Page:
The University’s Learning-Centered Initiative continues to advance. This initiative
began in 2005 when President Ortiz broadened the work of a faculty learning committee
into a campus-wide effort. Each division and college developed a learning-centered
“tipping point” plan in February 2007, and since then has presented semiannual progress
reports. Part of the most recent reports was a presentation by the colleges (Appendix
V.2) showcasing the extent of learning-centeredness throughout their work. Out of this
initiative grew the annual “Stories of Successful Learning” event, the second of which
was held on February 26, 2009. 51 poster presentations were submitted, reporting
progress on such activities as Gift of Numbers - Early Field Experience for Future
Mathematics teachers; Applying the Principles of Universal Design for Learning in the
Teaching of Nutrition; Writing Trees - A Technique to Improve Writing Quality in the
Design Disciplines; and I&IT Learning: Providing Learning-Centered Environments for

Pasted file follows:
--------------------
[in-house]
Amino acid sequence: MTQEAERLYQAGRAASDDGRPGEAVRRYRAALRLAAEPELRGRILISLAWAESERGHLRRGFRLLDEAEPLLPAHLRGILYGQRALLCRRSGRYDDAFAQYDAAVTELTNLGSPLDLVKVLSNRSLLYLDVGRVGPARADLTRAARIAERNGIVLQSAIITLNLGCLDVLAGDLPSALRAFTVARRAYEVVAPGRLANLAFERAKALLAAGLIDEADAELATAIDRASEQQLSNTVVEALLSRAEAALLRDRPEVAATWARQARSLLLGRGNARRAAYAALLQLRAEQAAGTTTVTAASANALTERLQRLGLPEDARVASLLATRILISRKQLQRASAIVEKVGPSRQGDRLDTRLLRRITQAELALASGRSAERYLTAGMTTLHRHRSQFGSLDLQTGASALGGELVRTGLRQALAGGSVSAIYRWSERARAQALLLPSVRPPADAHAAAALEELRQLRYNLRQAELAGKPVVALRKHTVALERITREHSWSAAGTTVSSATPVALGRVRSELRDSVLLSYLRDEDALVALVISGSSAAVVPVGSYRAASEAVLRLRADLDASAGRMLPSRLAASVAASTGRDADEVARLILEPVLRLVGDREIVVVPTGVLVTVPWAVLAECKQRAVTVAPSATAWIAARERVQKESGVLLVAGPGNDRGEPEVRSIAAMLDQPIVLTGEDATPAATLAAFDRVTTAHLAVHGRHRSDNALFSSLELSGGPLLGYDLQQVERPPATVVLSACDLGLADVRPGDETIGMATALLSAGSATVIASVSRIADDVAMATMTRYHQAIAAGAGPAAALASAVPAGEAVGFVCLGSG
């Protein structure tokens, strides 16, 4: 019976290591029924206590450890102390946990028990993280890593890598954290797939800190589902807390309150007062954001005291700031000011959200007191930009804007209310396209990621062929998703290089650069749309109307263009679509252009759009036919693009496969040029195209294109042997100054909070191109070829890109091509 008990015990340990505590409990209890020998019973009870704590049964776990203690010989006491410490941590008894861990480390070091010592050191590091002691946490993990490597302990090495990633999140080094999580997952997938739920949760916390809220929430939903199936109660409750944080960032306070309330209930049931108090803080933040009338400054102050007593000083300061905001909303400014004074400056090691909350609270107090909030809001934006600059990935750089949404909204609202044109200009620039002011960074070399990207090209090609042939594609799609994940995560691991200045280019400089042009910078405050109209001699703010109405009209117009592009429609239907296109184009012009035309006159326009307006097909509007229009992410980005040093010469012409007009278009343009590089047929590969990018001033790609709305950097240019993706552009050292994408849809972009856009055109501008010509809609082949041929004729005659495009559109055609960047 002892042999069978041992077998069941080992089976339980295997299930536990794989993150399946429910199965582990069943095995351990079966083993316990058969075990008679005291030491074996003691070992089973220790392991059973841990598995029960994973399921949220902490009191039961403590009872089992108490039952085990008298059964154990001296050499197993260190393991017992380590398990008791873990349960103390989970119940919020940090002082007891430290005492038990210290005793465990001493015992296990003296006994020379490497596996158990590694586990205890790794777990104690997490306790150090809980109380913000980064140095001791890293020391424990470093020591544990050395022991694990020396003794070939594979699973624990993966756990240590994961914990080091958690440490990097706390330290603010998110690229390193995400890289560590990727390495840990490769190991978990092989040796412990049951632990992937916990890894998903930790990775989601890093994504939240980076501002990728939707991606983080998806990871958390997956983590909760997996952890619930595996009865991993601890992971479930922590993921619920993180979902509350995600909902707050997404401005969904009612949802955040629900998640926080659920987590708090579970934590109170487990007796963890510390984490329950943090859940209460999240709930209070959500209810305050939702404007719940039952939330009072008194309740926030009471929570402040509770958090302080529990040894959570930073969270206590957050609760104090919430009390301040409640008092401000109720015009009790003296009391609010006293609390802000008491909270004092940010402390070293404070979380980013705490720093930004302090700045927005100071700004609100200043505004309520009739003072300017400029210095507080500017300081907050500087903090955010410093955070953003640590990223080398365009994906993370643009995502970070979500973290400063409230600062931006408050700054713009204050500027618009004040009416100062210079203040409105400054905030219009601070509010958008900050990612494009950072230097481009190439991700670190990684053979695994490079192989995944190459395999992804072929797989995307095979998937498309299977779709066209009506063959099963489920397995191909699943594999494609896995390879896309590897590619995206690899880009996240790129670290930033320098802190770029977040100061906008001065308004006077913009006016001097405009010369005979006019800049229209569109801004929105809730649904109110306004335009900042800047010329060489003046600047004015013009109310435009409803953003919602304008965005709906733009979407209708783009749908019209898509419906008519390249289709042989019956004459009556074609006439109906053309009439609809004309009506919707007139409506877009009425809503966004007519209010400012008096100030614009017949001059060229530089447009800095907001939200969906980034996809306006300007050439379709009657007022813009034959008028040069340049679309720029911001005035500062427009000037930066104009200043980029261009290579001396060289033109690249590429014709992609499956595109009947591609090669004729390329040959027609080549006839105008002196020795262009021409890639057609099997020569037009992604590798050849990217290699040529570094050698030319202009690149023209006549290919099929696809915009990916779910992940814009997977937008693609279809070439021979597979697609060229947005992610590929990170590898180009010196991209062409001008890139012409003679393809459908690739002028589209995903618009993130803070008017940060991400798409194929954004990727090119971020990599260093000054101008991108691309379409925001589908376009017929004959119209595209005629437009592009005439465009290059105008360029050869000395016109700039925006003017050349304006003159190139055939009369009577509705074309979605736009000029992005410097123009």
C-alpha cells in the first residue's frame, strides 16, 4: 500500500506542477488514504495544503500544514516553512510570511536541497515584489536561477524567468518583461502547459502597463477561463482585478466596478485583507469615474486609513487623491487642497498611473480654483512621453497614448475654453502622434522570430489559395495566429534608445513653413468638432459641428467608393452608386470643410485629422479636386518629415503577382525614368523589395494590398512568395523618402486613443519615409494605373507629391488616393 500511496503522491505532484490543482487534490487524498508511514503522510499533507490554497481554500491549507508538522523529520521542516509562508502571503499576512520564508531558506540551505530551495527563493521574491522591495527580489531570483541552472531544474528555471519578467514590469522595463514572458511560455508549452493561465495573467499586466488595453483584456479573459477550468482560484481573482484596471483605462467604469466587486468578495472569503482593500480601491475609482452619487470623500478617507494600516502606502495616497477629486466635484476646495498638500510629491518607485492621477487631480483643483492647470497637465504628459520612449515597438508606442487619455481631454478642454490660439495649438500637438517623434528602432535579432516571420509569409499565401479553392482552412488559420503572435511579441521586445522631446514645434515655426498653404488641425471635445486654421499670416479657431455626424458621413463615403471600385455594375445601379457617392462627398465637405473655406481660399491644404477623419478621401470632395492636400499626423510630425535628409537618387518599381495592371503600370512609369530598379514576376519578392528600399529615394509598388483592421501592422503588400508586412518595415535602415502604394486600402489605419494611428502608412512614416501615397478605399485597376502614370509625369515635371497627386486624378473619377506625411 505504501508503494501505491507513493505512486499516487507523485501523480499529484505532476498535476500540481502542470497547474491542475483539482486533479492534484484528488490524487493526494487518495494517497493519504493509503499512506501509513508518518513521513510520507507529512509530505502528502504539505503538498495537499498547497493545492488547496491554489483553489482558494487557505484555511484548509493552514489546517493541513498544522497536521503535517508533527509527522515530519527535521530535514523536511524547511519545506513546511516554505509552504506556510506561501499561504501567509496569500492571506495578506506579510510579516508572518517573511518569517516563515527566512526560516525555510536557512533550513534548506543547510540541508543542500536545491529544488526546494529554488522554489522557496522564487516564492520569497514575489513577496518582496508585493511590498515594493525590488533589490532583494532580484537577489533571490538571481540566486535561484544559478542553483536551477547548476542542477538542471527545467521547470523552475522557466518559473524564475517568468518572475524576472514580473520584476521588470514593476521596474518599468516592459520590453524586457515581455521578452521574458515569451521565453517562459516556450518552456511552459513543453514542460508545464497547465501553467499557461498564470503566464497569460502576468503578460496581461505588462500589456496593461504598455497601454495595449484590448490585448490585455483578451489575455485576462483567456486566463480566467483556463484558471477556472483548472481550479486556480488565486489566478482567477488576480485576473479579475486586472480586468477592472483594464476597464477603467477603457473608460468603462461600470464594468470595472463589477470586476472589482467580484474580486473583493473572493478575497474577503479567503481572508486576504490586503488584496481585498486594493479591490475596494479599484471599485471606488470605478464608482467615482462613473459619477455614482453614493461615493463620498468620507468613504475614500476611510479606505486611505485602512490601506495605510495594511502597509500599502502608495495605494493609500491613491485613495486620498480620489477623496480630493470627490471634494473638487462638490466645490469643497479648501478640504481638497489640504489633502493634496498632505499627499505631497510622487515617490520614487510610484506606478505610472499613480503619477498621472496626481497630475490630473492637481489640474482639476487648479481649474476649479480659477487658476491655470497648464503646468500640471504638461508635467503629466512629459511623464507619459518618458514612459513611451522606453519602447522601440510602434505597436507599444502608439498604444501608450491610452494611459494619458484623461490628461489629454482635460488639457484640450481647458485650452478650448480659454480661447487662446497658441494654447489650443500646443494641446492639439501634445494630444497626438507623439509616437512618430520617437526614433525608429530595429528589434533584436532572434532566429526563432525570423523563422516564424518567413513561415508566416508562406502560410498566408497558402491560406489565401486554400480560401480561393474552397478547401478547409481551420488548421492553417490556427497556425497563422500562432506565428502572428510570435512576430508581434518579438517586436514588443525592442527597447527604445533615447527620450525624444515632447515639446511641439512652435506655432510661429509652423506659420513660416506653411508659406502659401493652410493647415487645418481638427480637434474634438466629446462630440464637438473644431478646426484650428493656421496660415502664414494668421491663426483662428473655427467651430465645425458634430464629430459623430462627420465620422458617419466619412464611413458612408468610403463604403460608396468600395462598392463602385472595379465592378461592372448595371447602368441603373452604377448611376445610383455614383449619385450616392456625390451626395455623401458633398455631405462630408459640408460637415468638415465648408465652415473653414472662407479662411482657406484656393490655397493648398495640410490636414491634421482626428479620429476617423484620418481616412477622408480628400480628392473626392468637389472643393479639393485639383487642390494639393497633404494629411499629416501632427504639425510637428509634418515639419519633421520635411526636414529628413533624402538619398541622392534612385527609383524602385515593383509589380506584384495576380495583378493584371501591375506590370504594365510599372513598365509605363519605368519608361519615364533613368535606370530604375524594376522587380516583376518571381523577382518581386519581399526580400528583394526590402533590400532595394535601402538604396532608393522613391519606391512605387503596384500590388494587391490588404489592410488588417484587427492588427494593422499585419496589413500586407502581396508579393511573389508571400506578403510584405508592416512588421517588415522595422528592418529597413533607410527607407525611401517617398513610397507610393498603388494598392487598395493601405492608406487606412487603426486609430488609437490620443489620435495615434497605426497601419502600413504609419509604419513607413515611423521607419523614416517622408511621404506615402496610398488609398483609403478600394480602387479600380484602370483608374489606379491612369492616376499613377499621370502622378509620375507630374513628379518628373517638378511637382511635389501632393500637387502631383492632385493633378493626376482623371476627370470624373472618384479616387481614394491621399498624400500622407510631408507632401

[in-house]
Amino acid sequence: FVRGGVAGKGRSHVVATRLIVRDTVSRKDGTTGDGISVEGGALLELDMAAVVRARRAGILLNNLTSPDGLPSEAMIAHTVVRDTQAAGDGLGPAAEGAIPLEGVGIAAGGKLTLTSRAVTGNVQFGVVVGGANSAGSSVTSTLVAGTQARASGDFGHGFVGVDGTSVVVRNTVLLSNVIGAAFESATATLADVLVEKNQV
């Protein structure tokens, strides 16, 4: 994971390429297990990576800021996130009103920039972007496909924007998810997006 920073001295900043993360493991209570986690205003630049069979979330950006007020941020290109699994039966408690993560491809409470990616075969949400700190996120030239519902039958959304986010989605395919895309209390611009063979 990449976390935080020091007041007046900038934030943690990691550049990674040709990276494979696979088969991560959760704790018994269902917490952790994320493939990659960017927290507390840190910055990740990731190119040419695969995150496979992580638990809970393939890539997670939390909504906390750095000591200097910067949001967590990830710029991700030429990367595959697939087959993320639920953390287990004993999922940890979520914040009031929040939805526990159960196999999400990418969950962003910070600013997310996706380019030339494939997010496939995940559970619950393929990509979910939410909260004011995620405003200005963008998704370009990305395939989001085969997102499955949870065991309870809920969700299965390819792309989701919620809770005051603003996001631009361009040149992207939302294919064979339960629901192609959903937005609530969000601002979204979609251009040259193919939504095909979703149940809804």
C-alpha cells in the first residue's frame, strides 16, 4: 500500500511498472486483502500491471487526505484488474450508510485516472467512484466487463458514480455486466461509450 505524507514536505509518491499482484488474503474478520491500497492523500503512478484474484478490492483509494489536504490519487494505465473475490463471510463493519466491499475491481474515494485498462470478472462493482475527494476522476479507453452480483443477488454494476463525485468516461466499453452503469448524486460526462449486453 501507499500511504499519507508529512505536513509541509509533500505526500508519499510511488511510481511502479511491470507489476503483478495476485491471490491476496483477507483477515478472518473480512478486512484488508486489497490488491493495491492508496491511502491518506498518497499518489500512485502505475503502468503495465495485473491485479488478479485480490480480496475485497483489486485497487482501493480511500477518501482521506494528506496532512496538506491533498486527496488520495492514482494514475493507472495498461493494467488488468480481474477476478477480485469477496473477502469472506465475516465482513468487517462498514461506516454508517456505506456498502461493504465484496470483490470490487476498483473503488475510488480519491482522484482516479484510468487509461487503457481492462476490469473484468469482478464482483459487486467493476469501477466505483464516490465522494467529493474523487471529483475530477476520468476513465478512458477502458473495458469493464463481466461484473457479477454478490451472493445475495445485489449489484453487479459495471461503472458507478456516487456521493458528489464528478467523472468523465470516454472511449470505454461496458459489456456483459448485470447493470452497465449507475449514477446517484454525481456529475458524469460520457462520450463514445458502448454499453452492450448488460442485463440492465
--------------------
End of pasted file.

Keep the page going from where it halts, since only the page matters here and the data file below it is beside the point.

Academic program assessment also continues to make progress. In Winter 2009,
Academic Affairs formed an Assessment Implementation Task Force to provide more
centralized support for academic departments in their assessment plan implementation.
The committee is made up of one faculty representative from each college, two associate
deans, one dean, the AVP for Undergraduate Studies, the AVP for Graduate Studies, and
the Director of the Faculty Center for Professional Development. A graduate student and
a college assessment coordinator also served as members of the Task Force. The charge
of the Task Force (Appendix V.3) is to provide a channel for communication about
academic assessment matters to Academic Affairs, the Academic Senate, faculty, and
other members of the campus community, to identify and provide opportunities for
professional development, and to promote a culture of evidence by reviewing and
reporting on programs’ assessment efforts.

In 2008-09, the Task Force worked with the academic departments to map the University
Learning Outcomes (ULO’s) to the Academic Program Outcomes and supported
departments in their development and refinement of curriculum maps. Many possible
discussion topics arose from the outcome mapping exercise, including the expected level
of mastery of the ULO’s, the depth to which they are covered in each academic program,
and the expansion of program outcomes to identify how mastery will be demonstrated
and measured.

In 2009-10, working with the Faculty Center for Professional Development, the Task
Force will facilitate discussions of these topics, and will review the annual reports on